In a new region, the initial store was used as a base for training and recruitment for subsequent expansion, was backed by its own distribution center. From 1978 to 1995, Nordstrom opened a total of 46 full-line department stores. In 1976, Nordstrom opened a series of stores called Place Two to sell a more limited selection of apparel in smaller markets. By 1983, there were ten Place Two stores, but the cost of upgrading the smaller stores from a systems perspective, outweighed the benefit, the division was discontinued; the company expanded into direct sales in 1993, beginning with a catalog division led by John N.'s son Dan, followed by an e-commerce business. Nordstrom.com's fulfillment and contact centers are located in Iowa. It has distribution centers in Ontario, California. Nordstrom FSB, a wholly owned subsidiary of Nordstrom, Inc. is a federally chartered savings bank doing business as Nordstrom Bank. It was formed in 1991 in Scottsdale, with its customer contact center in Centennial, Colorado.
Nordstrom FSB was known as Nordstrom National Credit Bank and changed its name to Nordstrom FSB in March 2000. The bank offers various banking and credit products, such as Nordstrom Signature VISA, Nordstrom retail credit and debit cards, interest-bearing checking accounts, check cards, certificates of deposits, it offers Nordstrom customers cards under Nordstrom Rewards – its customer loyalty program – where customers earn points when making purchases with the card at Nordstrom and other retailers. Other rewards include Nordstrom Notes which are redeemed or used like cash in stores for new purchases and the Nordstrom Signature VISA card has an optional travel/leisure rewards feature; the Nordstrom Rewards program features 4 levels of status depending on annual spending and offers various promotional times throughout the year to earn double and ten-times points. Beginning in 1995, the fourth generation of brothers and cousins served as co-presidents for a time. After John Whitacre served as the first non-Nordstrom CEO in 1997, In 1998, Nordstrom replaced its downtown Seattle store with a new flagship location in the form
Tampa Bay Times
The Tampa Bay Times named the St. Petersburg Times through 2011, is an American newspaper published in St. Petersburg, United States, it has won twelve Pulitzer Prizes since 1964, in 2009, won two in a single year for the first time in its history, one of, for its PolitiFact project. It is published by the Times Publishing Company, owned by The Poynter Institute for Media Studies, a nonprofit journalism school directly adjacent to the University of South Florida St. Petersburg campus. Many issues are available through Google News Archive. A daily electronic version is available for the Amazon Kindle and iPad; the newspaper traces its origins to the West Hillsborough Times, a weekly newspaper established in Dunedin, Florida on the Pinellas peninsula in 1884. At the time, neither St. Petersburg nor Pinellas County existed; the paper was published weekly in the back of a pharmacy and had a circulation of 480. It subsequently changed ownership six times in seventeen years. In December 1884 it was bought by A. C.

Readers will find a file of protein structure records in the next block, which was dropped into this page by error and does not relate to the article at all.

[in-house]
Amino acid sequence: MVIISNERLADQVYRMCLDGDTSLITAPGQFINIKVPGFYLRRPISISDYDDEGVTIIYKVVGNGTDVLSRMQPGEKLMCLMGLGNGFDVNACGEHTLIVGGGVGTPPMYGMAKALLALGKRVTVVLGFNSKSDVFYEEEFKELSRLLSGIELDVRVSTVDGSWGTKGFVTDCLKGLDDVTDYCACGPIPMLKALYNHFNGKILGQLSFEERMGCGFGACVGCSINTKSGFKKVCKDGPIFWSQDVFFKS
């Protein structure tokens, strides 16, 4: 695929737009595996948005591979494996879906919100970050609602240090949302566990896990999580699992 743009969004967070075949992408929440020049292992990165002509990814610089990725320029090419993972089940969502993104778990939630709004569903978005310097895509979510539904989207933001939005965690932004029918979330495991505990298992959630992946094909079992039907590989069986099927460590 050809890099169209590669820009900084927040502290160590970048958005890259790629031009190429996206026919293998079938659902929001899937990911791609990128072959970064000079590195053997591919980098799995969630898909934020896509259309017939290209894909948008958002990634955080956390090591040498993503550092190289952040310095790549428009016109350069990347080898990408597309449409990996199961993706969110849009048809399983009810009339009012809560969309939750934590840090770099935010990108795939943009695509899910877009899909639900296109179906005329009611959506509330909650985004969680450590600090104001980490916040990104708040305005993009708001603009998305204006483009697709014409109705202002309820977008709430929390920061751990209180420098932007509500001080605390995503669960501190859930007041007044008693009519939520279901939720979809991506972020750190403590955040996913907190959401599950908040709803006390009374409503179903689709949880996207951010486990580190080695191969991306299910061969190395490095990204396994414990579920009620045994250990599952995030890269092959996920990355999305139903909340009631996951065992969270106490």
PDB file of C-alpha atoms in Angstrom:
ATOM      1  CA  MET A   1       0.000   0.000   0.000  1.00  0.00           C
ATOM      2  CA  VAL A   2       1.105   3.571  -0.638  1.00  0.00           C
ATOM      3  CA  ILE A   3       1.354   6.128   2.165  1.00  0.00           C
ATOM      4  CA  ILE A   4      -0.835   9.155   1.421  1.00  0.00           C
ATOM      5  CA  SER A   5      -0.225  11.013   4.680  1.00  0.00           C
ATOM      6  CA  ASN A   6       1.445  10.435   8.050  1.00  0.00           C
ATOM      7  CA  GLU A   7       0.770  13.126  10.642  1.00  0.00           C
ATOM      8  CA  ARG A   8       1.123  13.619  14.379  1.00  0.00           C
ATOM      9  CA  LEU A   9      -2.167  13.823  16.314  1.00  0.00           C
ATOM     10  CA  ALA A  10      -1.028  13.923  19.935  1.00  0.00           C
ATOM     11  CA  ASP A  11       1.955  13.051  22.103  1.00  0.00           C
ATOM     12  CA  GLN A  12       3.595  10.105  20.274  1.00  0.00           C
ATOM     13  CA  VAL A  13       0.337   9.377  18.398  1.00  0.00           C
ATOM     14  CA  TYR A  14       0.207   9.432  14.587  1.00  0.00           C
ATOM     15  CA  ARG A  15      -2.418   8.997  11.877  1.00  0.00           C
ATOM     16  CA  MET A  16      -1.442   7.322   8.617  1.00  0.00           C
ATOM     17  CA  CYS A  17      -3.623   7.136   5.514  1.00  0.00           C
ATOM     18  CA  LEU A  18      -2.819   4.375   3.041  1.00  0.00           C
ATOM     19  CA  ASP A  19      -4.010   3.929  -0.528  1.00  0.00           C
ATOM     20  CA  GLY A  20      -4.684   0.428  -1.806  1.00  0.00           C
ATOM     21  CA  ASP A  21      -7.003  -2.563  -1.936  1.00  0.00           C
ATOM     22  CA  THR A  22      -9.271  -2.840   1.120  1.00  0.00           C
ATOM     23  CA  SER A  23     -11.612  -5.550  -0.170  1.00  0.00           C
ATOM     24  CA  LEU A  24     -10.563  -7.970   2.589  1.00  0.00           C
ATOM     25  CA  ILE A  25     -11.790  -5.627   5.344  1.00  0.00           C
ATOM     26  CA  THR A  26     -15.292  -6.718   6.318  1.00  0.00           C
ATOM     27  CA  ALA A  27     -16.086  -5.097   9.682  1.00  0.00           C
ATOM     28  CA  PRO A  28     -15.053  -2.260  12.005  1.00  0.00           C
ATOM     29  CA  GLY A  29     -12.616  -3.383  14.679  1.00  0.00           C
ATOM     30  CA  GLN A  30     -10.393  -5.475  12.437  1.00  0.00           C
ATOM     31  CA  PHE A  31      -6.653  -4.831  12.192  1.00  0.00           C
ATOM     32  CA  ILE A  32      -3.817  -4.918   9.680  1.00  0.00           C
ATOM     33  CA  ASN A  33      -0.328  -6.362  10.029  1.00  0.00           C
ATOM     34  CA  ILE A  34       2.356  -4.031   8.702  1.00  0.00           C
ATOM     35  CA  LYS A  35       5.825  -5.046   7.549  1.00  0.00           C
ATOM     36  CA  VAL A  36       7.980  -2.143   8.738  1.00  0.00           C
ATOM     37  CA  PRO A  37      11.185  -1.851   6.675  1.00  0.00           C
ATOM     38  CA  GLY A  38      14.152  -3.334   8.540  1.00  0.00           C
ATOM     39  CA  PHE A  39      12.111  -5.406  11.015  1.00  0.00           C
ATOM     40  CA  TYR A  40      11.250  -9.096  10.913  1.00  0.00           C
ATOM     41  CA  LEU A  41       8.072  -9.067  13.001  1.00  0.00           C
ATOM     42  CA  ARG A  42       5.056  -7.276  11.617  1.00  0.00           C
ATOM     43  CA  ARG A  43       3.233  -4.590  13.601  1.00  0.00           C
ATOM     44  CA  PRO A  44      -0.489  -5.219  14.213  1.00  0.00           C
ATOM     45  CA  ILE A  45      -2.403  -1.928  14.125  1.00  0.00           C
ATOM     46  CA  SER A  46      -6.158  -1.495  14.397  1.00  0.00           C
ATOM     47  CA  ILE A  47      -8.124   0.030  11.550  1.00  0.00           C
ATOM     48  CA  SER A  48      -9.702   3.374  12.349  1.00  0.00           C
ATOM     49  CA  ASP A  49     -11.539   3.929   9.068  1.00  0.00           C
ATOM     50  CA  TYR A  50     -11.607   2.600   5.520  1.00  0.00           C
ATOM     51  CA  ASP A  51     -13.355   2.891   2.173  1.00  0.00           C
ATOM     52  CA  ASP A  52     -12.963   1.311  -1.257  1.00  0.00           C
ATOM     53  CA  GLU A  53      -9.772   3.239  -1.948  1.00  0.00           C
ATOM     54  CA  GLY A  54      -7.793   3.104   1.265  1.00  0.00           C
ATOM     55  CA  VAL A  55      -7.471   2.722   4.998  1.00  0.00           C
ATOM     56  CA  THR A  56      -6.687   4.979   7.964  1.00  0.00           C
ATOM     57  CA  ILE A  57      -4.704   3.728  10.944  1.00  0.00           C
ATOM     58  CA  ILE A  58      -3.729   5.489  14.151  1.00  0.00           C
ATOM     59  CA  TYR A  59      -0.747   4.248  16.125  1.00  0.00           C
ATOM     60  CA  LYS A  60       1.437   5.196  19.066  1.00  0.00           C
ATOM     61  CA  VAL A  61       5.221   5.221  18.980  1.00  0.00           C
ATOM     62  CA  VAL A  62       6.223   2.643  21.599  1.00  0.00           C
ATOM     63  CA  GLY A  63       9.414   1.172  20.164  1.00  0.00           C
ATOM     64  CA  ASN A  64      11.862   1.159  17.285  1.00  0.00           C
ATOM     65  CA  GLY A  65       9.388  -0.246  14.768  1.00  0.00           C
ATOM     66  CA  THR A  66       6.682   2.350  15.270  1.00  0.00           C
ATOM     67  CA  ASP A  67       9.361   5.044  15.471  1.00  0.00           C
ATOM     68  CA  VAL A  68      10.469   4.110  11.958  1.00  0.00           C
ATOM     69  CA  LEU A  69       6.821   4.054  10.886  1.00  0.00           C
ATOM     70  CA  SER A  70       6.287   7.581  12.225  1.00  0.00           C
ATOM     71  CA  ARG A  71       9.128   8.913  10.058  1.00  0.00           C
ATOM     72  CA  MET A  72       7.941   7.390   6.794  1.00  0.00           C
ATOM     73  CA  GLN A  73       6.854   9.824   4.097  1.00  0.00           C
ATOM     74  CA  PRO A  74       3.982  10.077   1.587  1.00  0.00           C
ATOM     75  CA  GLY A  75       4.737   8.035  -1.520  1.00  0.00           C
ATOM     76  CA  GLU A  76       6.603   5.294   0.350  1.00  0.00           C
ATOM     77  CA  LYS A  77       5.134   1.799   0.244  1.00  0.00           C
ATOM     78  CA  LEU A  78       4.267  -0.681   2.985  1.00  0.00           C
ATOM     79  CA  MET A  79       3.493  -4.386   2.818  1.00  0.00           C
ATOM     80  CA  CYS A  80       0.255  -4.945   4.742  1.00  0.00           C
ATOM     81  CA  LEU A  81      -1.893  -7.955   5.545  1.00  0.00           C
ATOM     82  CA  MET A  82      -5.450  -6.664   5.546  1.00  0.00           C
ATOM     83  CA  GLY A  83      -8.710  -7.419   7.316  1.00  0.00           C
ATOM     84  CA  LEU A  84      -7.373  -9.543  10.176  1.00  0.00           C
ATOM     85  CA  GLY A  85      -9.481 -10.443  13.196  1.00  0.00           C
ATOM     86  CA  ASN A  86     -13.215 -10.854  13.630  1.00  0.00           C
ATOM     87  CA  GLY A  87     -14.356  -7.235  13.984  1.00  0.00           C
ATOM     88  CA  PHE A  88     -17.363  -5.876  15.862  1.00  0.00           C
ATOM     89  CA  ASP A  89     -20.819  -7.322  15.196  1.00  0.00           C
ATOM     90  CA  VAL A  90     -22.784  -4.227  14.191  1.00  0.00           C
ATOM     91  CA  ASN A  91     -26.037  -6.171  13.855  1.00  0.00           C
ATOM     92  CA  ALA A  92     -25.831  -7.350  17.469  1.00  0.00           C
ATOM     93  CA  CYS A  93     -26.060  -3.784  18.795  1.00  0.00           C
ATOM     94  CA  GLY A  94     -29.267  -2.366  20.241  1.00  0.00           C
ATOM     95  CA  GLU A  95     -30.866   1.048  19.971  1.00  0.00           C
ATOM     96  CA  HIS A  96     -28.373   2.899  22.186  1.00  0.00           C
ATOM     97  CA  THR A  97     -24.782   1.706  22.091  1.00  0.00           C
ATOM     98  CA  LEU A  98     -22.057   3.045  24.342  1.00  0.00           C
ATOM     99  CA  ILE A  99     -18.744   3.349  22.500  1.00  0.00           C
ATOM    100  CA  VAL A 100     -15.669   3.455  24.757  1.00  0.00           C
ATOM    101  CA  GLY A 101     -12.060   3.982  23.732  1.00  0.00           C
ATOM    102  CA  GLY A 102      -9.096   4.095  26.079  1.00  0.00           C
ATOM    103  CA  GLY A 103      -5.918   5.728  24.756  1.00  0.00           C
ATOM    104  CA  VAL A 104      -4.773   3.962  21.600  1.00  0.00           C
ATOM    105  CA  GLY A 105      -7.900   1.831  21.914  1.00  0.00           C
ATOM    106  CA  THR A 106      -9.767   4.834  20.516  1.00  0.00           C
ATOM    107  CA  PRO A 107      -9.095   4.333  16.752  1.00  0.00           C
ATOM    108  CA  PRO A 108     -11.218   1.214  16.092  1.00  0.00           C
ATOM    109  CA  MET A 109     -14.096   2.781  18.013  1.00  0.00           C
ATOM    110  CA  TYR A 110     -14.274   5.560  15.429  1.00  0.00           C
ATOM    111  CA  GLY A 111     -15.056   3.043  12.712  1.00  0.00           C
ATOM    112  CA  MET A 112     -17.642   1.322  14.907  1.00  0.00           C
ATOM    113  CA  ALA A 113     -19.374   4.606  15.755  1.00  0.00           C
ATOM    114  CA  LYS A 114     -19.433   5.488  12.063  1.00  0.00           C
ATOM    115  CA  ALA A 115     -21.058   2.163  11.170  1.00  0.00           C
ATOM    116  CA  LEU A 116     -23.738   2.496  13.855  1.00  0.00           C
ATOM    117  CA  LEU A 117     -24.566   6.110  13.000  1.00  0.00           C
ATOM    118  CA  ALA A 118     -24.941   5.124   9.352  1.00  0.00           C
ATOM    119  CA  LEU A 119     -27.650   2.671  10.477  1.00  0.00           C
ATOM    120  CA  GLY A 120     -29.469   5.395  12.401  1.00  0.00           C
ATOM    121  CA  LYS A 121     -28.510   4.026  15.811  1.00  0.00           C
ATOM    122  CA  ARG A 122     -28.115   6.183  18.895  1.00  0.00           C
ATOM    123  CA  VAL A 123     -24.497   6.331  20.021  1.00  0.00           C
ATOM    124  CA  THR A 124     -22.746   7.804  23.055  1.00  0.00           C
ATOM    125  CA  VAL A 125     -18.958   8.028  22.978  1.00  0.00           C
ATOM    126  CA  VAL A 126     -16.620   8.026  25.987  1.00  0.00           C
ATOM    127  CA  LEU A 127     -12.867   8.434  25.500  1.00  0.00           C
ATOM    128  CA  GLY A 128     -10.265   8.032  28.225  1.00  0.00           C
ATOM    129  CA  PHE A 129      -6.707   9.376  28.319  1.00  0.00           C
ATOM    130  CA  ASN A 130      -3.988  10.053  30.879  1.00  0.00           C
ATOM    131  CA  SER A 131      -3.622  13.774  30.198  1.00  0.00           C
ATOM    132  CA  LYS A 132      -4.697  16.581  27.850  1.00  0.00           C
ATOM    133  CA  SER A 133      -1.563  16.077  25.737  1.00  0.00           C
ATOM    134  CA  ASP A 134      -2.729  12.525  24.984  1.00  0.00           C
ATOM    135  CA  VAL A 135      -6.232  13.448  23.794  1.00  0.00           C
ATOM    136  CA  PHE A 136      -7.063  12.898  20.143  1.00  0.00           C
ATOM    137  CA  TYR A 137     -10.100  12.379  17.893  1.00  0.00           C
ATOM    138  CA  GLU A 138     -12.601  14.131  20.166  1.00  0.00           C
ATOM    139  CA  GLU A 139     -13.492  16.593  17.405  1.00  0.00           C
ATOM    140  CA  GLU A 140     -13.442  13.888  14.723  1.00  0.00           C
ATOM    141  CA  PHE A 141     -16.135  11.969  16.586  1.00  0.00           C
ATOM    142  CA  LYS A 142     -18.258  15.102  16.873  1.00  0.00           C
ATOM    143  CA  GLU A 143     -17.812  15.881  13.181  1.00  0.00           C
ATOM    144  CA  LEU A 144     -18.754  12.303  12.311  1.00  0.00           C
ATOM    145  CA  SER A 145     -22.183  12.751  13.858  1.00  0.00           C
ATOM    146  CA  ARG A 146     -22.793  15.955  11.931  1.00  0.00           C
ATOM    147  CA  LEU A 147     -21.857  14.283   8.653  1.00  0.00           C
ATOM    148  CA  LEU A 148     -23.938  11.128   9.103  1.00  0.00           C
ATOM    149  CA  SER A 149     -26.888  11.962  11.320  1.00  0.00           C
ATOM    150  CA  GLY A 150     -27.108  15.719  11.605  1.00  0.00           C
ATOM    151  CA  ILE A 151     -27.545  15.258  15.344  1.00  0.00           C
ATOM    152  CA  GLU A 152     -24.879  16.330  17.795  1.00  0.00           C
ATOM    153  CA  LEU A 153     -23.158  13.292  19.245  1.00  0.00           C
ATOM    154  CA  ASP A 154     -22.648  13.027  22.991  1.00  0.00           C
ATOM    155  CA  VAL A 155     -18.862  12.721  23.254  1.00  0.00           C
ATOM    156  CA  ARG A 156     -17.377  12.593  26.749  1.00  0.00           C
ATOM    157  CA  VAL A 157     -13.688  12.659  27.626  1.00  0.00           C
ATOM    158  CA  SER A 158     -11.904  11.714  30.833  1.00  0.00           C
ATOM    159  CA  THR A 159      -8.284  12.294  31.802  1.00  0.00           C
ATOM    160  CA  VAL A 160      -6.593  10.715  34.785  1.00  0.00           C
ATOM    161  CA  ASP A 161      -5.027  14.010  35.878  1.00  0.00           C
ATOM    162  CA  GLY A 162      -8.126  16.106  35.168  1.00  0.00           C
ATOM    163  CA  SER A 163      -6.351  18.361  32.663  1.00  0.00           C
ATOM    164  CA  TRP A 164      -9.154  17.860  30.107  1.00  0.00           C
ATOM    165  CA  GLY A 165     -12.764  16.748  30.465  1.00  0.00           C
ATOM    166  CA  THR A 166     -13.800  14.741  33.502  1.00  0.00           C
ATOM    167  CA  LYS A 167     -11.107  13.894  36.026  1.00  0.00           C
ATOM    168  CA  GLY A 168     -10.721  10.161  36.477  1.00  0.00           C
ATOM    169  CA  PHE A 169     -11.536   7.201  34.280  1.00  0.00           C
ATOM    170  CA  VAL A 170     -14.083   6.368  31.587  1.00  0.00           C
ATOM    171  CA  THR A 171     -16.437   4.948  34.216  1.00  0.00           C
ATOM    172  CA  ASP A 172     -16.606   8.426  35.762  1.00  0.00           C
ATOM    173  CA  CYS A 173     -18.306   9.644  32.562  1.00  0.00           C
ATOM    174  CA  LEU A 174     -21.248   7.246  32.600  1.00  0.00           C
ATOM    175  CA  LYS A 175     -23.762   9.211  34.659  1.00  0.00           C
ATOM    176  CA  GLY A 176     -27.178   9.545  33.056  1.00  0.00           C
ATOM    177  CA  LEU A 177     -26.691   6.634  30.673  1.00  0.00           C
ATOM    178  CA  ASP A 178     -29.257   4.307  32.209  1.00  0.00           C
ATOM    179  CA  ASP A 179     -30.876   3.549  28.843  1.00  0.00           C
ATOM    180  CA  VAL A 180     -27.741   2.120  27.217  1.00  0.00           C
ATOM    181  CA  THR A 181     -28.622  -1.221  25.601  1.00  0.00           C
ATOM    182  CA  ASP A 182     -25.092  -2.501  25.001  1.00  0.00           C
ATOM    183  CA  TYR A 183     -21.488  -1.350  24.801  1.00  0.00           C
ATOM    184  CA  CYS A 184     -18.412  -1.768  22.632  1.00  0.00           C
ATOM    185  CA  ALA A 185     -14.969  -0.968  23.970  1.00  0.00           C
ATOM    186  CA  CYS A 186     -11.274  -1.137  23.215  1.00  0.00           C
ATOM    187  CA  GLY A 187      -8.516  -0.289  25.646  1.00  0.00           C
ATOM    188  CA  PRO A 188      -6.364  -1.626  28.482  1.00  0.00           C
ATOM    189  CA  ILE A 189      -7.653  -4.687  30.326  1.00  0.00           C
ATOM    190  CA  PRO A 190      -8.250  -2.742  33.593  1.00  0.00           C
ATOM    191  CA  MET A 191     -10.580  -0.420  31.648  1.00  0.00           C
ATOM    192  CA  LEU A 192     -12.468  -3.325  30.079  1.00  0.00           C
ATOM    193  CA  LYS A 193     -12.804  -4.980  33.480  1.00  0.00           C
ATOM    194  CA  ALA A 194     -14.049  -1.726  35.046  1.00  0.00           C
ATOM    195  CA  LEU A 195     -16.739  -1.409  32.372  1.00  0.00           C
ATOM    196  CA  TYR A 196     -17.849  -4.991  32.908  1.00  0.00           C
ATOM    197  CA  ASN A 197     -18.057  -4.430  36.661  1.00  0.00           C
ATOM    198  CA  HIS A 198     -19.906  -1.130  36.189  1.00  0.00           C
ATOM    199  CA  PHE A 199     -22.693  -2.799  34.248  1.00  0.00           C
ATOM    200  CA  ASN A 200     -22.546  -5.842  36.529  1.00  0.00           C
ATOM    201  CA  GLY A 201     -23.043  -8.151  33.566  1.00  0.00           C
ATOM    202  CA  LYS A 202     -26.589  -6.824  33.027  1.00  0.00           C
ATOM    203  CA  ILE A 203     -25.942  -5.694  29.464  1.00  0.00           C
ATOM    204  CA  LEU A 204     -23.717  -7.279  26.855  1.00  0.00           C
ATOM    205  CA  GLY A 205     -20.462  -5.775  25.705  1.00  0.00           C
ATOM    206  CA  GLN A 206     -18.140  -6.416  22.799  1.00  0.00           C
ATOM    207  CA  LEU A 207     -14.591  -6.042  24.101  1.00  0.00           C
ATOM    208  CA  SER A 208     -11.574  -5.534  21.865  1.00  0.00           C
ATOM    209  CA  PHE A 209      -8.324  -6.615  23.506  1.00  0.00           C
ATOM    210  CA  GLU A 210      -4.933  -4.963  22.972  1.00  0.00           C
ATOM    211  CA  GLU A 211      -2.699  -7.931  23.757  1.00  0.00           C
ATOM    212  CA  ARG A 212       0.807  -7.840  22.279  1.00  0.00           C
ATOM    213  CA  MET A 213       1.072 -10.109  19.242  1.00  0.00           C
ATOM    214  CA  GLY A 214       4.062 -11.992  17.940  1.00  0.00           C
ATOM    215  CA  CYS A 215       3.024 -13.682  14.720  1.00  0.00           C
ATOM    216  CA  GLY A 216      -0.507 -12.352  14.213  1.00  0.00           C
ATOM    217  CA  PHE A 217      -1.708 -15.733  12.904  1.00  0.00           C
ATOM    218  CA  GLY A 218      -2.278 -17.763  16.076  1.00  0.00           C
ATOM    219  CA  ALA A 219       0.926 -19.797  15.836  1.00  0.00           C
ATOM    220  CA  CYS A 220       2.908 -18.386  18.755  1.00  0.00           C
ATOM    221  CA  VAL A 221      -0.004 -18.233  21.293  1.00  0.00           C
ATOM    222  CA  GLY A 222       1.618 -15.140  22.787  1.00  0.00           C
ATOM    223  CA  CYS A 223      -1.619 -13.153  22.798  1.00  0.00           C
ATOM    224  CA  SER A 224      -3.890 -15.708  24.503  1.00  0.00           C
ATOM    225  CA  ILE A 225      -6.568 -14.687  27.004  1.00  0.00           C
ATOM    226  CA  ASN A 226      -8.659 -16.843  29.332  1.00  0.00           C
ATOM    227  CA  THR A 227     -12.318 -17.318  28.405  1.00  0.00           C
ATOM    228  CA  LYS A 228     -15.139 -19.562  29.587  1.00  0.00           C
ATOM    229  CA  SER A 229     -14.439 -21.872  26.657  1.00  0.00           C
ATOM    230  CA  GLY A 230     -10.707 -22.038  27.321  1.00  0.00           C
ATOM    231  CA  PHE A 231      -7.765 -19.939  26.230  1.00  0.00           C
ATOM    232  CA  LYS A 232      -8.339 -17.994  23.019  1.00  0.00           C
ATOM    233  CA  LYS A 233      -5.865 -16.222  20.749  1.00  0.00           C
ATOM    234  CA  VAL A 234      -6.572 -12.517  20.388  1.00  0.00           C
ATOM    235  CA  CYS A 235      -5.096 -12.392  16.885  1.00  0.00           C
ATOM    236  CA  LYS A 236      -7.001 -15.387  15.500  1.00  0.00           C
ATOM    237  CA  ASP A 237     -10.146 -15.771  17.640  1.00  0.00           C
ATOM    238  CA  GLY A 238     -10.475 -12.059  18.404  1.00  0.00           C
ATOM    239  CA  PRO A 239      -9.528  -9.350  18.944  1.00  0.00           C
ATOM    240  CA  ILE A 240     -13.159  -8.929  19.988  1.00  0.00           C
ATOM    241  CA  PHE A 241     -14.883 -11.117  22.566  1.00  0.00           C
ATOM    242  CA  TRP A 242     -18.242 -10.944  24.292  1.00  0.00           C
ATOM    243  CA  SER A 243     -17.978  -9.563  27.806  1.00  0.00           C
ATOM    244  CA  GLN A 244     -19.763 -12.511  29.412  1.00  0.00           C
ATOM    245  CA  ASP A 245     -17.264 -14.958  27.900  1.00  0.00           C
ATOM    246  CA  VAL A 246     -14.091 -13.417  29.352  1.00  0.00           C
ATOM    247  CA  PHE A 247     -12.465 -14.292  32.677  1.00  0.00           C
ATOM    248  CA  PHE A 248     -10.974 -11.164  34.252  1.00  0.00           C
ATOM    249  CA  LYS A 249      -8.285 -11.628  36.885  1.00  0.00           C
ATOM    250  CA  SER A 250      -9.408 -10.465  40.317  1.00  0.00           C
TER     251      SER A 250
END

Turner, who moved it to Clear Water Harbor. In 1892 it moved to St. Petersburg, by 1898 it was renamed the St. Petersburg Times; the Times became bi-weekly in 1907, began publication six days a week in 1912. Paul Poynter, a publisher from Indiana, bought the paper in September 1912 and converted to a seven-day paper, though it was financially stable. Paul's son, Nelson Poynter, became editor in 1939 and took majority control of the paper in 1947, set about improving the paper's finances and prestige. Nelson Poynter controlled the paper until his death in 1978, when he willed the majority of the stock to the non-profit Poynter Institute. In November 1986, the Evening Independent was merged into the Times. Poynter was succeeded by Andrew Barnes, Paul Tash and Neil Brown. On January 1, 2012, the St. Petersburg Times was renamed the Tampa Bay Times; as the newly rechristened Tampa Bay Times, the paper's weekday tabloid tbt*, a free daily publication and which used "" as its subtitle, became just tbt when the name change took place.